Good morning or afternoon, depending on where in the world you are attending. Let me first express my appreciation to UNODC for putting together today’s discussion. It is my pleasure to address one of the most significant developments in the United Nation’s work to prevent and combat transnational organized crime over the last 10 years: the successful 2020 launch of the UN Convention against Transnational Organized Crime’s Review Mechanism. After a decade of long and important debate, we are ready to get to work.
Many of us may be quite familiar with the Review Mechanism for the UN Convention against Corruption (UNCAC). In the UNCAC context, the United States itself has gone through two review cycles. The UNTOC Review Mechanism will operate in similar fashion – it will place 189 governments that have joined the UNTOC and its Protocols under a peer review process to evaluate whether they have carried out their treaty obligations, and to make recommendations on how they can improve those efforts. Under this process, two governments will be selected at random to conduct a peer review of a third country, based on responses to questionnaires, copies of legislation, case summaries, and other information provided by the State Party under review.
So this is good progress on its own. However, there is room to build off the successes of the UNCAC Review Mechanism, and make the UNTOC Review Mechanism even stronger.
The UNTOC Review Mechanism includes something groundbreaking that the UNCAC does not: it launches a series of brand-new opportunities for governments to hear directly from and share information with civil society organizations on a regular basis on key issues, including but not limited to transnational organized crime, trafficking in persons, migrant smuggling, and firearms trafficking. Some of these new opportunities are based on existing practices for civil society engagement here at UNODC, but several actions take remarkable new steps that could transform the way we collaborate between governments and civil society to address transnational organized crime.
Multistakeholder engagement is an essential ingredient in all our work, but it could have especially large and profound impact if integrated fully into the UNTOC Review Mechanism process. Time and time again, we have seen that multistakeholder engagement, and the powerful partnerships that can emerge, result in high-impact and long-lasting sustainability outcomes. In that regard, I thought it would be pertinent to highlight an effort the U.S. government has undertaken to increase engagement with nongovernmental organizations, academics, and the private sector, with particular regard to Trafficking in Persons.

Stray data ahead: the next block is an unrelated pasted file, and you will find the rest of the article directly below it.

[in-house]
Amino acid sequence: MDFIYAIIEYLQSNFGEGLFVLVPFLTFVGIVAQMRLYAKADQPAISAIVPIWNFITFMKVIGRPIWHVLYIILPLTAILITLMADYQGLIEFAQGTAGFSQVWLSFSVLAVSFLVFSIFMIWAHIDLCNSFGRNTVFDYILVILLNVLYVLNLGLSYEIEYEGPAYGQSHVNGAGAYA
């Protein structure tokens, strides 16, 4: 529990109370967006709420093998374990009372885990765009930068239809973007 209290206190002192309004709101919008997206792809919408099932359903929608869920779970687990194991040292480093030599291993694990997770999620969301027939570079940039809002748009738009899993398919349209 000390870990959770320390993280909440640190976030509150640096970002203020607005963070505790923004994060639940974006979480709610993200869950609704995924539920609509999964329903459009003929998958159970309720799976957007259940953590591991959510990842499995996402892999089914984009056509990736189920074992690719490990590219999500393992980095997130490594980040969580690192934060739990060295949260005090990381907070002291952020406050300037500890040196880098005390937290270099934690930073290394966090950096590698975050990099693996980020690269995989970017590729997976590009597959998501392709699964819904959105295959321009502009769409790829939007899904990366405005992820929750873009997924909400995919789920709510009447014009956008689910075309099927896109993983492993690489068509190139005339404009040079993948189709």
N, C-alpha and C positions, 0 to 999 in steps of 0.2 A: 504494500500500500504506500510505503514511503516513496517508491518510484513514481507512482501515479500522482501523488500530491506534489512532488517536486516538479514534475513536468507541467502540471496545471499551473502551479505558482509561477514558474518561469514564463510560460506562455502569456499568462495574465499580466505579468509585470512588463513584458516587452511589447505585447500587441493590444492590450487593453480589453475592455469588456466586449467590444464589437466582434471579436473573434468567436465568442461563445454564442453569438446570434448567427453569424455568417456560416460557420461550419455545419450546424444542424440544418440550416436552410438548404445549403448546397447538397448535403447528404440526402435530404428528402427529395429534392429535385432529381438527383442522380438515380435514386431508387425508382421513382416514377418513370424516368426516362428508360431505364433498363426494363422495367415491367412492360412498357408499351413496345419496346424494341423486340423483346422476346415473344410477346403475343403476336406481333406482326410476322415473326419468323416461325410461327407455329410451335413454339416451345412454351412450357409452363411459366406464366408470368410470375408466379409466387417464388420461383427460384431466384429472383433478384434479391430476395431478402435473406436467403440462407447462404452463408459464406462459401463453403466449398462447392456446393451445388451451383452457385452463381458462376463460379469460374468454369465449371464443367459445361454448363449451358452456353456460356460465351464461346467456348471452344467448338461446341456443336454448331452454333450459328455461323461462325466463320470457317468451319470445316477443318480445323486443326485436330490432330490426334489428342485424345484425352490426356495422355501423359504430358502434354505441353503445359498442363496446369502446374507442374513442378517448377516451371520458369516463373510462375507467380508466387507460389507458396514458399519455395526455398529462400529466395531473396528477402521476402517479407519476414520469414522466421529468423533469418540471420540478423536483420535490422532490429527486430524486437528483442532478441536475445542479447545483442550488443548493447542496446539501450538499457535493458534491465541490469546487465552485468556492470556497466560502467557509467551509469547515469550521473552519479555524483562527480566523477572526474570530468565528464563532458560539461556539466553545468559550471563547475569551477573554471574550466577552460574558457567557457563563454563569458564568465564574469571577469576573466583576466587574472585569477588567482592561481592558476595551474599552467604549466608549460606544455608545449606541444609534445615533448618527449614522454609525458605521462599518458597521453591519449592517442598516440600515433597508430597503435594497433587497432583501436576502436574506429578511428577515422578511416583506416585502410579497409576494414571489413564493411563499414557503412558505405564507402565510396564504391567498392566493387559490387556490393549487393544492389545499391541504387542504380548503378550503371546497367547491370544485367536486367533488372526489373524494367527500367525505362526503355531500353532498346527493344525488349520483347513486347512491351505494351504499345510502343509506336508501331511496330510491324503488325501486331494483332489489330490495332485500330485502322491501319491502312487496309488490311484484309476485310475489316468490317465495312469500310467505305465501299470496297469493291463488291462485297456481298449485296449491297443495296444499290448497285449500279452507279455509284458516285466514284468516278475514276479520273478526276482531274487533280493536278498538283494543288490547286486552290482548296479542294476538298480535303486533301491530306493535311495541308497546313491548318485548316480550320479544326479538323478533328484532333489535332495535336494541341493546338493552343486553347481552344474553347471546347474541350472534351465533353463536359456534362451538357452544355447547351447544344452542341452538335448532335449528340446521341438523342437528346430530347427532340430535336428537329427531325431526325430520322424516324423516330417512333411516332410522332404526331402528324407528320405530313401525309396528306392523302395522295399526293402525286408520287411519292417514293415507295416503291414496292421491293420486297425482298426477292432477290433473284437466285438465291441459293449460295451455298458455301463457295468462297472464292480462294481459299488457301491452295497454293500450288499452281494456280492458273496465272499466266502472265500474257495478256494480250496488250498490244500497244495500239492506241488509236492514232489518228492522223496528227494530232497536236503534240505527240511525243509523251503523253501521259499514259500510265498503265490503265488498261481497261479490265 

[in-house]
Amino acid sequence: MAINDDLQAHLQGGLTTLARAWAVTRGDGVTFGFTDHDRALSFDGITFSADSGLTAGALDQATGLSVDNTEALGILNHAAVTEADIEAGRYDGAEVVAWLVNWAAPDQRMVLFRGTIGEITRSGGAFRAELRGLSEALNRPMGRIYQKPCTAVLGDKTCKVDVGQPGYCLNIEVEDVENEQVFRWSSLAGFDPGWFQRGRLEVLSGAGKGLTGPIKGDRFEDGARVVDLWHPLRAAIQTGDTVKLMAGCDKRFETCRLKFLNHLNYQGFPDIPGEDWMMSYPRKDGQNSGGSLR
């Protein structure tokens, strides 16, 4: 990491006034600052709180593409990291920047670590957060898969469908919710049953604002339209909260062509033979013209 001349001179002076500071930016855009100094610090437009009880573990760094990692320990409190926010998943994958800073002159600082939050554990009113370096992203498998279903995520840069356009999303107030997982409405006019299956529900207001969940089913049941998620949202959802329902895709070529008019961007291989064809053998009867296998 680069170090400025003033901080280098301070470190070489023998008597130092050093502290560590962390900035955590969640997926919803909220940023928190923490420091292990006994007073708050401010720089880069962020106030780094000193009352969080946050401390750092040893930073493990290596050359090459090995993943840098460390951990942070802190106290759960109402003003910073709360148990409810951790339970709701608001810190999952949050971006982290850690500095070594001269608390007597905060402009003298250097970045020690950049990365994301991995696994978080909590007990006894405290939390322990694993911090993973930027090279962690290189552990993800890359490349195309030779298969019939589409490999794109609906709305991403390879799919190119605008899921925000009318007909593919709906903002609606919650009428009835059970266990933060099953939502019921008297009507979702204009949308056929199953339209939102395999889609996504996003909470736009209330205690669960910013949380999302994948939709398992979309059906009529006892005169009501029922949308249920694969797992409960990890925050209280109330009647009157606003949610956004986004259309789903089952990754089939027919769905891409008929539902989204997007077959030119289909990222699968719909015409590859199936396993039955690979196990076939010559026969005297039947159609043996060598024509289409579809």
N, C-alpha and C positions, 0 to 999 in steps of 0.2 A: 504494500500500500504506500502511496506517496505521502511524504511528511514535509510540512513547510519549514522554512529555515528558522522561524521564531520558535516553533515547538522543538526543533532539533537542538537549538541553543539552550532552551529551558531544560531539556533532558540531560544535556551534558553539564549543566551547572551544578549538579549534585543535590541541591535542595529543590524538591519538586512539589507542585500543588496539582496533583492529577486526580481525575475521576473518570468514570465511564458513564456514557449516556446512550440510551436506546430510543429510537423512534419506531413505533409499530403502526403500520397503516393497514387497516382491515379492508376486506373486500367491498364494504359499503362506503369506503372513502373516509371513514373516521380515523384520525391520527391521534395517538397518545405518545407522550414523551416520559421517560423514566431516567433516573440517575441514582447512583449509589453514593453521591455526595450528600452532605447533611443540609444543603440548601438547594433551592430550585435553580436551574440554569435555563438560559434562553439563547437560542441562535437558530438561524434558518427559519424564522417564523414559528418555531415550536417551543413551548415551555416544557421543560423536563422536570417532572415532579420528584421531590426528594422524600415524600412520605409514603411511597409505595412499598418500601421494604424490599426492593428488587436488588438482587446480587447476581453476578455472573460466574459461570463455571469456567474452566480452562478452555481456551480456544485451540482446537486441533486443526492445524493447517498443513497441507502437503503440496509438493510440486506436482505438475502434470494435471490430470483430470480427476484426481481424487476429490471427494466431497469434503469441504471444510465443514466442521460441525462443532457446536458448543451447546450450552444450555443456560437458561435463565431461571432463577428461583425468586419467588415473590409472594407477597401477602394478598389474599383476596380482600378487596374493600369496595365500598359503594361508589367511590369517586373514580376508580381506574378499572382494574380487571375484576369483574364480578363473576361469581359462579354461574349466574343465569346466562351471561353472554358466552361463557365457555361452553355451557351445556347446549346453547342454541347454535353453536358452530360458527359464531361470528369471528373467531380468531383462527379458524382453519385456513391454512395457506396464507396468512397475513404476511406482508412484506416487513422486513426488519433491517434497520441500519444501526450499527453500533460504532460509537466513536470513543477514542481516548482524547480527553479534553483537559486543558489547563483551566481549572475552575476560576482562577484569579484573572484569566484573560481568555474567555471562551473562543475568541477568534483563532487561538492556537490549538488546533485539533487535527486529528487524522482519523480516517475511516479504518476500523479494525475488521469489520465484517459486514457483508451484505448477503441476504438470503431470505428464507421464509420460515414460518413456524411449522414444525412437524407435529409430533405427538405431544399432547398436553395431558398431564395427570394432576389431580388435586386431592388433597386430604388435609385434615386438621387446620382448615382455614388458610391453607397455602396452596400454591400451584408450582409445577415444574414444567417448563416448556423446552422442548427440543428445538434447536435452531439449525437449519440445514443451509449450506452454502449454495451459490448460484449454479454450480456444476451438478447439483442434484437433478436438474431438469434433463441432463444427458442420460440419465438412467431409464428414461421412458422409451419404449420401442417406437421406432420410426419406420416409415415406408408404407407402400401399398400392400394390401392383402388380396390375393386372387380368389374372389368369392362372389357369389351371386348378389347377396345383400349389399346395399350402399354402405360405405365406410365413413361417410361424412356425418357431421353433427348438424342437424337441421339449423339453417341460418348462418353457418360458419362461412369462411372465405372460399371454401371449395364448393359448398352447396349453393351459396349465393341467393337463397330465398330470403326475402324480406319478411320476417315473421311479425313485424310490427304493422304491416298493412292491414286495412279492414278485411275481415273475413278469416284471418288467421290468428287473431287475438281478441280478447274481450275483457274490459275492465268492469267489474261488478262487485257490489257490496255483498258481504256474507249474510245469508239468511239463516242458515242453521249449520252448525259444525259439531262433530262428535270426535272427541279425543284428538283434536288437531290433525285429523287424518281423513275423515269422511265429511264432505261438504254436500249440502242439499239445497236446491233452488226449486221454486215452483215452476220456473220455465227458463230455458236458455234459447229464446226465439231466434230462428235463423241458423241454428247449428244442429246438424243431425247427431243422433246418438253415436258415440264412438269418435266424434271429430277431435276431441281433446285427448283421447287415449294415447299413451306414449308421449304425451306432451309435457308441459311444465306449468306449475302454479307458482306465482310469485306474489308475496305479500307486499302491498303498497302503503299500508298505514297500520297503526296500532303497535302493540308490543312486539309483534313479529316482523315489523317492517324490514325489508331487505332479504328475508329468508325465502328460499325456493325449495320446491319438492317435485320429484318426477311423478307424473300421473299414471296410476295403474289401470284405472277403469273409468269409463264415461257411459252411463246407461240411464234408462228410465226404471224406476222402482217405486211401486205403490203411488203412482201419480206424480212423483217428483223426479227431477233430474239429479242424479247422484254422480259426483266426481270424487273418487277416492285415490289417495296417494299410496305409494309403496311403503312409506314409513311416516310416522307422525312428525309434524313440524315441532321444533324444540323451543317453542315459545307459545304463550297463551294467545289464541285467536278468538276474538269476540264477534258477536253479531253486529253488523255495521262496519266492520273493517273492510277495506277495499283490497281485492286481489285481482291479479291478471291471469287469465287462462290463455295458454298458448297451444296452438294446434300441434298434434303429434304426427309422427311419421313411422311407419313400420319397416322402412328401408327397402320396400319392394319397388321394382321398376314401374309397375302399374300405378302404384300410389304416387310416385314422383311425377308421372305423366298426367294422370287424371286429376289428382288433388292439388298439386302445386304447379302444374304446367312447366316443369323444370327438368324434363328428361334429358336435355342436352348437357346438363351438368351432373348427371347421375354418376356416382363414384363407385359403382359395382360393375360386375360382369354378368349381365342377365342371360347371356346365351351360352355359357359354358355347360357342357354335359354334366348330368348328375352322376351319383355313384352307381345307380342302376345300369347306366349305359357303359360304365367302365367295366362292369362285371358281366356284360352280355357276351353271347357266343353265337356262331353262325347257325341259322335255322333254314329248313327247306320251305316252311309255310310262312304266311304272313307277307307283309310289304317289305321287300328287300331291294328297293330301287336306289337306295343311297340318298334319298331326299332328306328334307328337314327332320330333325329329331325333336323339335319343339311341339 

The U.S. Advisory Council on Human Trafficking, established by the U.S. Congress in 2015, provides a formal platform for trafficking survivors to advise and make recommendations to the President’s Interagency Task Force to Monitor and Combat Trafficking in Persons. Each member of this Advisory Council is a survivor of human trafficking, and together represent a diverse range of backgrounds and experiences. The Advisory Council offers a direct line to collaboratively work together with the United States government, and we look forward to carrying this type of partnership into the future.
Finally, I want to draw attention to the fantastic resources UNODC and its Civil Society Team have pulled together. I am confident that the WhatsOn platform being launched today, as well as recently launched Toolkit on Stakeholder Engagement, will prove to be valuable resources to Member States as we set forth together on this effort to create a truly inclusive and collaborative UNTOC Review Mechanism process.
I’m really looking forward to kicking this off and hearing from all of you. Thanks again for joining us.